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Labyrinth Fish

Updated on February 29, 2012

What is a Labyrinth Fish?

A labyrinth fish is a small tropical fish that breathes air with their gills, like other fish, but also possess another breathing structure, the labyrinth. The labyrinth is a breathing structure located in a chamber above the gills and has many blood vessels. It enables the fish to use oxygen from air gulped in through the mouth and also allows the fish to survive out of, or in oxygen-poor water.

Labyrinth fish are found in the freshwaters of Asia and Africa. They are often called bubble nest builders because the males of the species build, guard and maintain a foamy nest of bubbles that float at the surface of the water.

There are about 70 species of labyrinth fish, some are commonly kept in home aquariums.

Betta Splendens (Siamese Fighting Fish)
Betta Splendens (Siamese Fighting Fish)
Dwarf Red Flame Gourami
Dwarf Red Flame Gourami
Pearl Gourami
Pearl Gourami

Common freshwater Labyrinth fish for your home aquarium

Betta Fish or Siamese Fighting Fish – The males of this group must be kept separate from other males. I’ve had 5 of these fish in the past 6 years and I really enjoy them. They thrive in warm temperatures, in a small (2.5 – 3 gallon heated, filtered tank). Contrary to popular belief keeping these fish in small bowls is not the best way to keep them, especially if you live in a climate that is below 72 degrees during the year. These fish love warm water ( 72-80 degrees) and are most active and happy in warmer temperatures. If kept in a bowl it is much more difficult to maintain a stable temperature. Their life span is generally 2-3 years, but can live for up to 5 or 6 years.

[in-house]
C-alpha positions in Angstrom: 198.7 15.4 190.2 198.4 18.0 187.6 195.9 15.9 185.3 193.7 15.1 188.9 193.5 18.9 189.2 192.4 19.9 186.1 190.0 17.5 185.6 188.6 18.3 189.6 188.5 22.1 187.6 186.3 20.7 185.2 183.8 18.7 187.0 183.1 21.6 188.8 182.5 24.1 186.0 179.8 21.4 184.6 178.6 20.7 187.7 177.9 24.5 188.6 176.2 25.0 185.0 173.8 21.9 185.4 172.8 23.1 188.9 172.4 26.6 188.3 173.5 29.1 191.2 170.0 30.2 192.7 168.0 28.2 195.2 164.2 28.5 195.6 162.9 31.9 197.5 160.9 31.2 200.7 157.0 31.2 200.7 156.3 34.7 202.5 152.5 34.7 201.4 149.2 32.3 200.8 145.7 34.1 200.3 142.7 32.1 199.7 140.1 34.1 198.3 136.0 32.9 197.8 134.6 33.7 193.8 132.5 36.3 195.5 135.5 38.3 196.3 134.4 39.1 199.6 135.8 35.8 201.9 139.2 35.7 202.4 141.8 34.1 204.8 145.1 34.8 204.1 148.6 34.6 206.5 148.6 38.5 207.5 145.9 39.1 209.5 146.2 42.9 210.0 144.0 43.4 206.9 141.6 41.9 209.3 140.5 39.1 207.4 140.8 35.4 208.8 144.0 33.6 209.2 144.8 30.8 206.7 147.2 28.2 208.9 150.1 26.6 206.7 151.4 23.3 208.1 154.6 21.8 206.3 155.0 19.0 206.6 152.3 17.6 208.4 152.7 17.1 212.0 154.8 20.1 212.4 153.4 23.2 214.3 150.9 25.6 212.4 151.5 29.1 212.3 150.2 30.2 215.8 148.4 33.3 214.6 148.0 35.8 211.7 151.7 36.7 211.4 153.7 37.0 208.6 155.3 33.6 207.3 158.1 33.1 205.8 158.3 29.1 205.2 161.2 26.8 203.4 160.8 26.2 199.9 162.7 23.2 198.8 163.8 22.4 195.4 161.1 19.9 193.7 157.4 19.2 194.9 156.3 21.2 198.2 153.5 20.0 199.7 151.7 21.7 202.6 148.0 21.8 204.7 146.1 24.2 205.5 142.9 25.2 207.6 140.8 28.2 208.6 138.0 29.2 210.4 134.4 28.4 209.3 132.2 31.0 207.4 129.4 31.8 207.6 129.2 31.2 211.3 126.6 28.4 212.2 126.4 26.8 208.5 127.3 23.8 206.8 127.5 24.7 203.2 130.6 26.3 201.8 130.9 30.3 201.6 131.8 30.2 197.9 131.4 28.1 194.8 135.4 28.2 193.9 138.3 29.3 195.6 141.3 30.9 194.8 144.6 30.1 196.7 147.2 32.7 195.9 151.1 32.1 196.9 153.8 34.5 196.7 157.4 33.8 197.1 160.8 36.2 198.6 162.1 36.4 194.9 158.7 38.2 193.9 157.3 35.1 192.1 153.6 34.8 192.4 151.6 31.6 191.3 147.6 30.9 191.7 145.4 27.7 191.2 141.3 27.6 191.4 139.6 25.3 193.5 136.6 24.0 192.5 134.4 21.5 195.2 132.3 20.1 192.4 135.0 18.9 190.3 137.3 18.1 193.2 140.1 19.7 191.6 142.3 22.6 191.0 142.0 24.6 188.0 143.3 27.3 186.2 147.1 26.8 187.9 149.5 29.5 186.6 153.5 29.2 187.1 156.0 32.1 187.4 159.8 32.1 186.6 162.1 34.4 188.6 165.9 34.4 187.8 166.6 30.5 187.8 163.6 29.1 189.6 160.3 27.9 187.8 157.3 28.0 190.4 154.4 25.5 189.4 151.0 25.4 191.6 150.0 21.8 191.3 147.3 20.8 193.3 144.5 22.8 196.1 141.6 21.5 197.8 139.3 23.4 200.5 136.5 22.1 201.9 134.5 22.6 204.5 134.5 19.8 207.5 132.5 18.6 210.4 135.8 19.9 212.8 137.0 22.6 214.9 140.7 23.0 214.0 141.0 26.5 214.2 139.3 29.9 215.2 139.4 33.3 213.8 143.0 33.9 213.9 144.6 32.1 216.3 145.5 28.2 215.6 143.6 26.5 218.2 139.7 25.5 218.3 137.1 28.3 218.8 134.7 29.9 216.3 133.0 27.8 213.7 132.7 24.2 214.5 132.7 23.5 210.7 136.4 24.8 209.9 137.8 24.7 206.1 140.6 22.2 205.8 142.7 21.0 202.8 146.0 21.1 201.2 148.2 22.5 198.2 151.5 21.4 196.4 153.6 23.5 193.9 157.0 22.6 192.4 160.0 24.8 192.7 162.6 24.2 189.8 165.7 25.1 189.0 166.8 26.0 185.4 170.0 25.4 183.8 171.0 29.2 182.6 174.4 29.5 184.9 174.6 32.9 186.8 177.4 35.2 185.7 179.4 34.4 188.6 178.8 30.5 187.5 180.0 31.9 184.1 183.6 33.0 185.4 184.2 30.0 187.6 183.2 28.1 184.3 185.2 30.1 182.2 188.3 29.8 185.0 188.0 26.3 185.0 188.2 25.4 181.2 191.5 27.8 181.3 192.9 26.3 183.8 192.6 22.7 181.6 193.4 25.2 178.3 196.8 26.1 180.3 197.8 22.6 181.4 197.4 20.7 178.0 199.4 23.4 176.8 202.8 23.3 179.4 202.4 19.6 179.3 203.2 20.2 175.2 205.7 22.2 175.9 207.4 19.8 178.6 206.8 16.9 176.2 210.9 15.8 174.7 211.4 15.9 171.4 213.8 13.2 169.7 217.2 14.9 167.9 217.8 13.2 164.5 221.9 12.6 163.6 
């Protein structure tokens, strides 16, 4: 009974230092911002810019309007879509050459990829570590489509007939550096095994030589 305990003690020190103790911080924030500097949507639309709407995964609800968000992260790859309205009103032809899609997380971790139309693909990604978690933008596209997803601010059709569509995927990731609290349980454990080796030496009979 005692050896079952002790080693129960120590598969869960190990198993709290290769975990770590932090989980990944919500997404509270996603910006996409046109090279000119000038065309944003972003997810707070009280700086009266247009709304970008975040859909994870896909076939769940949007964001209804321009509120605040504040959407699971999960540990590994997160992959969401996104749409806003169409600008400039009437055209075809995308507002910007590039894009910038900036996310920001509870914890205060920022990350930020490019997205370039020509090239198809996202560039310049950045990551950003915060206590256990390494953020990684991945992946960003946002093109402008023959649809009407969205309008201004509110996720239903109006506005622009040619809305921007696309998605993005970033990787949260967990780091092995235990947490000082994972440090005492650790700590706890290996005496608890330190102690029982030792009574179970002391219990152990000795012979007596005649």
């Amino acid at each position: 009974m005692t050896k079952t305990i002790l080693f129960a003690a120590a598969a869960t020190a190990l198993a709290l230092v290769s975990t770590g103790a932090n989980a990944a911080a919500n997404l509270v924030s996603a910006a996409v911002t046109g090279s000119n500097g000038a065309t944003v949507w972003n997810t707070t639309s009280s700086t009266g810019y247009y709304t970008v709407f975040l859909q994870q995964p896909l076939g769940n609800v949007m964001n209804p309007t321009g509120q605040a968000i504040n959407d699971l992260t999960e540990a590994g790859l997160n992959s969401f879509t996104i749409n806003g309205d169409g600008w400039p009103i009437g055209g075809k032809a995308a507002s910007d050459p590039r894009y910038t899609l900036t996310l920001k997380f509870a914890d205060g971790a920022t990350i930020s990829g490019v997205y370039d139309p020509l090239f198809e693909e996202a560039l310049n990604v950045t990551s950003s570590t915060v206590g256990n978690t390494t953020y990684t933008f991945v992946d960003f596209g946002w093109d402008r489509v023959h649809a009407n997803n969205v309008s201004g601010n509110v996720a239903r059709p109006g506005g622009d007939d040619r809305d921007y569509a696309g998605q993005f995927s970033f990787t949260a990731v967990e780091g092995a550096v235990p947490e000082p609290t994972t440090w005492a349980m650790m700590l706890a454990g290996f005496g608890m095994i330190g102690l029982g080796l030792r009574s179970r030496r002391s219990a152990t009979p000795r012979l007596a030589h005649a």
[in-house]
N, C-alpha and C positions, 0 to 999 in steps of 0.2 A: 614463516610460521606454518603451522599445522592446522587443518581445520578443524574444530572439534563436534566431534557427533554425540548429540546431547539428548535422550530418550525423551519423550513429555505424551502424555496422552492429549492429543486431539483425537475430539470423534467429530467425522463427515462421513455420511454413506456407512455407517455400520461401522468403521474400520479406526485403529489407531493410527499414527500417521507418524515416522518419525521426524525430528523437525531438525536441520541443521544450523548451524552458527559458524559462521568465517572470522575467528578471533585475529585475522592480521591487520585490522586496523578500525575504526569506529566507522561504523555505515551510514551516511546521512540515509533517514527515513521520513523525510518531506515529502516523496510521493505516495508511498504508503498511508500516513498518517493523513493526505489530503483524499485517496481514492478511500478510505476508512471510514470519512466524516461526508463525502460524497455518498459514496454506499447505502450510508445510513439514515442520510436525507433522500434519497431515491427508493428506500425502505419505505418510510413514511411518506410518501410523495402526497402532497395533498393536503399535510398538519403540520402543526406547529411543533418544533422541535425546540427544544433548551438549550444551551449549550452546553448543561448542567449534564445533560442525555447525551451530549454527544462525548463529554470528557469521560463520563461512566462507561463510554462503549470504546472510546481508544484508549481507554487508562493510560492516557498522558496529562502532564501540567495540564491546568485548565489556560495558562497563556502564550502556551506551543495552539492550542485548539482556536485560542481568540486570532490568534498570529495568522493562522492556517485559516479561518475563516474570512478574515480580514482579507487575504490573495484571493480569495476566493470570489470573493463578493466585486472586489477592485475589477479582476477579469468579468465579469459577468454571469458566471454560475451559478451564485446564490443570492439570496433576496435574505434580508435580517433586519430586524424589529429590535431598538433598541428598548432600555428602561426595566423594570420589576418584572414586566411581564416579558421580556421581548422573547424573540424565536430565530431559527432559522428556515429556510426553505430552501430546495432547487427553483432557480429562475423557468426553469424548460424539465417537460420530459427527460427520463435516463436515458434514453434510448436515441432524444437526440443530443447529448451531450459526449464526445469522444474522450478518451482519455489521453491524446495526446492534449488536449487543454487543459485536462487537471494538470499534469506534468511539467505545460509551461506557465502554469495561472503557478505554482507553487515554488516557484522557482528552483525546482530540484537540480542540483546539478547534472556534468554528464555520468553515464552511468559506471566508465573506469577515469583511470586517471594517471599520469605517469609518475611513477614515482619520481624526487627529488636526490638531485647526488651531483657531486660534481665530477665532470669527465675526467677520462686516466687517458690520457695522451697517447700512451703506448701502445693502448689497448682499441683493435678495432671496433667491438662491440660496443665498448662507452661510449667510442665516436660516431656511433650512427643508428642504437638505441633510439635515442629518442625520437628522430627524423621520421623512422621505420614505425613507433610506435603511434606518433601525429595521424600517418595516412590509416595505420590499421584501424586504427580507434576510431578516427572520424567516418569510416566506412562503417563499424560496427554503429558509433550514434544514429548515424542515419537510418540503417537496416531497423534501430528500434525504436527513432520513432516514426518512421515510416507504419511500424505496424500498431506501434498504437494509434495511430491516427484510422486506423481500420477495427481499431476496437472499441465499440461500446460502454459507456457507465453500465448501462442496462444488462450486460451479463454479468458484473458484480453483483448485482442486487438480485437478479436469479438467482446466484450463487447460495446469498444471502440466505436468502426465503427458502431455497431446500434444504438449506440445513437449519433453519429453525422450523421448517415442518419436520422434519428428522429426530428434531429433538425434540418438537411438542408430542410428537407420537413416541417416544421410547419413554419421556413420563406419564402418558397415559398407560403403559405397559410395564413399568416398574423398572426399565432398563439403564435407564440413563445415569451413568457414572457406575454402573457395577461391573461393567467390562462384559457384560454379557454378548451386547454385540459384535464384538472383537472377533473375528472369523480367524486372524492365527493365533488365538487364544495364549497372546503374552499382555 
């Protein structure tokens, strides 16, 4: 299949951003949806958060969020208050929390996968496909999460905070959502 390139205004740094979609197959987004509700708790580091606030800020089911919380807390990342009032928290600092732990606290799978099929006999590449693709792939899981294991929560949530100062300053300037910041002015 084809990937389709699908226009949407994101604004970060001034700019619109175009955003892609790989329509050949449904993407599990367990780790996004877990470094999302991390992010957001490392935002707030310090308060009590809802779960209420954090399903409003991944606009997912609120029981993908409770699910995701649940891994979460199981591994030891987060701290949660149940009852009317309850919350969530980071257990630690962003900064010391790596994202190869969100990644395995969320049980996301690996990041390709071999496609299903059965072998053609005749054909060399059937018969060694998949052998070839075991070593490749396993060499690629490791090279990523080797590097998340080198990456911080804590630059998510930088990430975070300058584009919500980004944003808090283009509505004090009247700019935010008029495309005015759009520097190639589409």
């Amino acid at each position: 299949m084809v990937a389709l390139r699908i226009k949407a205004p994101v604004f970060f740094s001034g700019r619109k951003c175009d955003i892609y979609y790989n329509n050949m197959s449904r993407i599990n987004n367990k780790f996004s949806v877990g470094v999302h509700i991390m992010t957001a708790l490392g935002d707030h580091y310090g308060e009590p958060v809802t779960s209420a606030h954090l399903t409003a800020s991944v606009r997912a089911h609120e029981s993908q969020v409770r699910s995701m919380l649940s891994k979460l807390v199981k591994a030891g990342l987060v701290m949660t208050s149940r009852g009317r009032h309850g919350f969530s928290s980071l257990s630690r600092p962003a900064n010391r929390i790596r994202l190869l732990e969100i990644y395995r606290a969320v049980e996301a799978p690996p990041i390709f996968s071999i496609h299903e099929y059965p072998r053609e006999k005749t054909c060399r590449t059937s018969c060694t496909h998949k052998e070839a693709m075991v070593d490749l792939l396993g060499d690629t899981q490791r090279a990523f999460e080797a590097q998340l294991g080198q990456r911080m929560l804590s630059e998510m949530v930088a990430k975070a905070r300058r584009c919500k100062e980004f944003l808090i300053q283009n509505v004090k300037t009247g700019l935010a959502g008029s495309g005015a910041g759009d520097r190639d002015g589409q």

Gourami – There are many types of gourami’s. I only have experience with the Red Dwarf Gourami. These are peaceful fish, but other gourami’s such as the blue gourami, gold gourami, and sometimes kissing gouramis are aggressive towards other fish. Gouramis are quite graceful and fun to watch. The red flame gouramis that I have are great for adding color and movement to my tank.

Paradise Fish – Like betta fish this fish must be kept separate from other males. They are small, hardy, and colorful fish, but tend to be aggressive towards other slow moving fish like angelfish. It was the first tropical fish to be imported from other countries and kept.


The Wet Spot Tropical Fish (always find very healthy fish here)

Aquatic-Hobbyist (great site for articles, index of fish etc.)


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      Irene 8 years ago

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      To whom it may concern,

      Thank you for sharing your knowledge and expertise on labyrinth fish. I have learned much valuable information from your website. I have betta fish from the labyrinth family. I have seven vale tail females, one vale tail male, one double tail male and one delta tail male. I find it fascinating how these fish use their labyrinth organ to breathe and how they flare as a way to flirt with the opposite sex or when two males show aggression. For later reference, I have organized your website and other related websites that I may need later.


      Irene Steffen